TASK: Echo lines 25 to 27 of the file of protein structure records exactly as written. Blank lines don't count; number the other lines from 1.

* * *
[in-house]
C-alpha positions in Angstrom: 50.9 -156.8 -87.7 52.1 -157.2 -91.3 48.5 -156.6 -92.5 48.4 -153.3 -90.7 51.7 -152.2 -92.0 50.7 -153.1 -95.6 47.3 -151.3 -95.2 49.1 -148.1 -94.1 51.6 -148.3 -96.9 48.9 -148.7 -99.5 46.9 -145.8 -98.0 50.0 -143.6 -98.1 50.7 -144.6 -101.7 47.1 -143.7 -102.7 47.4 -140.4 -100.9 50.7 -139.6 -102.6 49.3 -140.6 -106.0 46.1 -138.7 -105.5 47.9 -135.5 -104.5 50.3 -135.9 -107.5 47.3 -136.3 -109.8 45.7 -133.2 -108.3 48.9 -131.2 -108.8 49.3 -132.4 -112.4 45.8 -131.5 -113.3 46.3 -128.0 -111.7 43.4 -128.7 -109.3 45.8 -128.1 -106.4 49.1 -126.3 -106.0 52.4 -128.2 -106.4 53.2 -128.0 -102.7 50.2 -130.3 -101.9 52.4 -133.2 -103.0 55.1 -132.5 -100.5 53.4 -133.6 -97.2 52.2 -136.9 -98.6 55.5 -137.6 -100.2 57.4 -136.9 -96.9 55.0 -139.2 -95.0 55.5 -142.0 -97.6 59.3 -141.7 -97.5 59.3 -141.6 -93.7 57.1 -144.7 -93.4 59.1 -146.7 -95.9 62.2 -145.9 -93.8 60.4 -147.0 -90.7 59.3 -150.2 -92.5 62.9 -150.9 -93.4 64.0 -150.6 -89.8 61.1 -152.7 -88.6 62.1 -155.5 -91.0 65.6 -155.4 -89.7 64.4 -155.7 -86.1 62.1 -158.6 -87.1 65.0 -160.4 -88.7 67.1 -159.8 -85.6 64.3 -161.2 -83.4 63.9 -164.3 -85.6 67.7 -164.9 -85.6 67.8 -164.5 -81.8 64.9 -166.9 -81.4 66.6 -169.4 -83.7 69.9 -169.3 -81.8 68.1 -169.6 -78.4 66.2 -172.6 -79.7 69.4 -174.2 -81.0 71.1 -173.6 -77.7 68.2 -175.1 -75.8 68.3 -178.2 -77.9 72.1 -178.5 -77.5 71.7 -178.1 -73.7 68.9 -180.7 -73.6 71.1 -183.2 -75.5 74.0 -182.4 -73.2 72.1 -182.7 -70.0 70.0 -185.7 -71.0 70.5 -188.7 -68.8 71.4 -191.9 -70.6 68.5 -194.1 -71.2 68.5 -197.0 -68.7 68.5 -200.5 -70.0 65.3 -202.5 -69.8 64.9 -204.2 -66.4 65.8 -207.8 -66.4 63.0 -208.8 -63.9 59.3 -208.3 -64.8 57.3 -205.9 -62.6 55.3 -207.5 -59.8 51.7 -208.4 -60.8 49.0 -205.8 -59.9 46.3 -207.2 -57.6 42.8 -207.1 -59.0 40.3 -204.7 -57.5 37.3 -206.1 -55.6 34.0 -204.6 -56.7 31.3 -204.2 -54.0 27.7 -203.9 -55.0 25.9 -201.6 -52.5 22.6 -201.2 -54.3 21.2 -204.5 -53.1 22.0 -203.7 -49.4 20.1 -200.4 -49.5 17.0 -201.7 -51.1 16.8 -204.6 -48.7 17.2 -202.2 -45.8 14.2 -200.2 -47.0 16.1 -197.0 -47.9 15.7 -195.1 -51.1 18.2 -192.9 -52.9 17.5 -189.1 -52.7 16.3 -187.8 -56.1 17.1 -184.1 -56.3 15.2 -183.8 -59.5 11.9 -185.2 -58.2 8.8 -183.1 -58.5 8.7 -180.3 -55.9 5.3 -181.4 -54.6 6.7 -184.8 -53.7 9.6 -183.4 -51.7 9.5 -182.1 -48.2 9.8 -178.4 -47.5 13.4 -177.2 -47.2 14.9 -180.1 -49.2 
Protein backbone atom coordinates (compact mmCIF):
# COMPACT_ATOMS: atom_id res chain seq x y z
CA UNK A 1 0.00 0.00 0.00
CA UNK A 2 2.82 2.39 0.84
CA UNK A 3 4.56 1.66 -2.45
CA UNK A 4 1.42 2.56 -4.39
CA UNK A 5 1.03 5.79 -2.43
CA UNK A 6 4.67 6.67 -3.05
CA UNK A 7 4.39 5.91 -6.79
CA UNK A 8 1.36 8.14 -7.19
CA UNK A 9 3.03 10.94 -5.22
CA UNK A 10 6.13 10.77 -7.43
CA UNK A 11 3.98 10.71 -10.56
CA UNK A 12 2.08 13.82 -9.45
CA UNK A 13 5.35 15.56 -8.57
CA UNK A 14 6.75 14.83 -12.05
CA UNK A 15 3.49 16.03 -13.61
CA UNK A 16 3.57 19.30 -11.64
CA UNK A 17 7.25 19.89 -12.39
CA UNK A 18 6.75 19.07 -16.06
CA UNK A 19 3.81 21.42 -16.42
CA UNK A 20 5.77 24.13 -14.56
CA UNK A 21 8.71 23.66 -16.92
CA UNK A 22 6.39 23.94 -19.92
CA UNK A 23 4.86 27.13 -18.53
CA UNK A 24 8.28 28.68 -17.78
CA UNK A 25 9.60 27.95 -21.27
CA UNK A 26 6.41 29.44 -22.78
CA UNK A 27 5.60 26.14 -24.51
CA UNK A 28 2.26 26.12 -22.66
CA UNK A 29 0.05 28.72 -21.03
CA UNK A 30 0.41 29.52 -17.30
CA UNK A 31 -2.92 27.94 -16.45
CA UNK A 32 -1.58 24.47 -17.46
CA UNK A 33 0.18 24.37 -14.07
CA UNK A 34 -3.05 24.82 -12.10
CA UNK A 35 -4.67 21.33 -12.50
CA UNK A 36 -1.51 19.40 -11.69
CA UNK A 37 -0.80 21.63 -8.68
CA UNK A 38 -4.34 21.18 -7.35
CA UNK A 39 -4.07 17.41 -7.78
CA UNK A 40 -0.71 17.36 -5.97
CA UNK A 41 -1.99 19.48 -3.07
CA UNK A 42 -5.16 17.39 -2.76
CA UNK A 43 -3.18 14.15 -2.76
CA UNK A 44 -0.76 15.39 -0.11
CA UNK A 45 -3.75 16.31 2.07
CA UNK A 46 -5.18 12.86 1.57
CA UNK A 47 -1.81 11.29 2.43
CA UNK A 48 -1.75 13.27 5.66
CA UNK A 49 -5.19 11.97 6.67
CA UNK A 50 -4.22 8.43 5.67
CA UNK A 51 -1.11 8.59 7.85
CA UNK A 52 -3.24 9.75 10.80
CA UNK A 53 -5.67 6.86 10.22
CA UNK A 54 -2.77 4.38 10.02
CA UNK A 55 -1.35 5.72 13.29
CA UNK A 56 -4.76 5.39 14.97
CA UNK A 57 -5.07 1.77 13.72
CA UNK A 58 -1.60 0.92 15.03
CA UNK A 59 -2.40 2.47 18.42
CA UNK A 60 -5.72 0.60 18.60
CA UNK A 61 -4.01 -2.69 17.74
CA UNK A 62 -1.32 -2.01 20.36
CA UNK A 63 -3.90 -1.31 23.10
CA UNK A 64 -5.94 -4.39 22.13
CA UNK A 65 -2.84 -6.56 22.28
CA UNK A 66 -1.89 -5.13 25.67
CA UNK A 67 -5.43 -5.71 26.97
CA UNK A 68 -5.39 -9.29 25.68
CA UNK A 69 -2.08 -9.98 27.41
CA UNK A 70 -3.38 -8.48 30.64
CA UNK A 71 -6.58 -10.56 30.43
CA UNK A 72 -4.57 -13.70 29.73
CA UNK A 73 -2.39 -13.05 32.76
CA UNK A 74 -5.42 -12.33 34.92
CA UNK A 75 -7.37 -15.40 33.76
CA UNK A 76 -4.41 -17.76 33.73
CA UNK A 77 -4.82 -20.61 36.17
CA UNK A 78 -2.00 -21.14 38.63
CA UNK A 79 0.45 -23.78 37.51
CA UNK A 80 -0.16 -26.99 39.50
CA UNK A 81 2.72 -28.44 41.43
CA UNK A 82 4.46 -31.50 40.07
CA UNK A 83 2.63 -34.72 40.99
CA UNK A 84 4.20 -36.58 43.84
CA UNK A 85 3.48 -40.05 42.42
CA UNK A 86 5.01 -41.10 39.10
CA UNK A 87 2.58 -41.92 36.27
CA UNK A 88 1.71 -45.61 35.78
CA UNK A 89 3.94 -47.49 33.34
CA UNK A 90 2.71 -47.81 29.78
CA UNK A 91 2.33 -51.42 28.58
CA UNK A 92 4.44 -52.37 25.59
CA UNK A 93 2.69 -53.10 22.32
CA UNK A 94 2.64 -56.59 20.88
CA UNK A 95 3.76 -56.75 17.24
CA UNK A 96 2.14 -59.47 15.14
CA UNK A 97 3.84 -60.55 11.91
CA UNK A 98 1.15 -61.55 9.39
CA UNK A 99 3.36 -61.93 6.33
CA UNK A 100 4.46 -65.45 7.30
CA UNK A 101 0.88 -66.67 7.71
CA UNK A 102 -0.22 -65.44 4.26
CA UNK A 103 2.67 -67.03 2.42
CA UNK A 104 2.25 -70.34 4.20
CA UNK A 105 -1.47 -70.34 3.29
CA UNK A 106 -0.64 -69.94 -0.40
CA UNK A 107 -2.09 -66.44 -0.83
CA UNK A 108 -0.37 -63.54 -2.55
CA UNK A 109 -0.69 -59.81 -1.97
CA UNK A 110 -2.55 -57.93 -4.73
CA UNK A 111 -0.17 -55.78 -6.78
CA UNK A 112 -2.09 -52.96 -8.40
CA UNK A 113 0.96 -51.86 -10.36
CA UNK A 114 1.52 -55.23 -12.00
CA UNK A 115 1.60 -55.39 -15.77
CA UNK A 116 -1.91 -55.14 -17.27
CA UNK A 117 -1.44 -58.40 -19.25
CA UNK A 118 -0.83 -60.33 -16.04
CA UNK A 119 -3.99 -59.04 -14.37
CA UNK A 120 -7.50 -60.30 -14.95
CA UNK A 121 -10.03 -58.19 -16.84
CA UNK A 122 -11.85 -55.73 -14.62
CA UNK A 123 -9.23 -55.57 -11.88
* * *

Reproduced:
CA UNK A 21 8.71 23.66 -16.92
CA UNK A 22 6.39 23.94 -19.92
CA UNK A 23 4.86 27.13 -18.53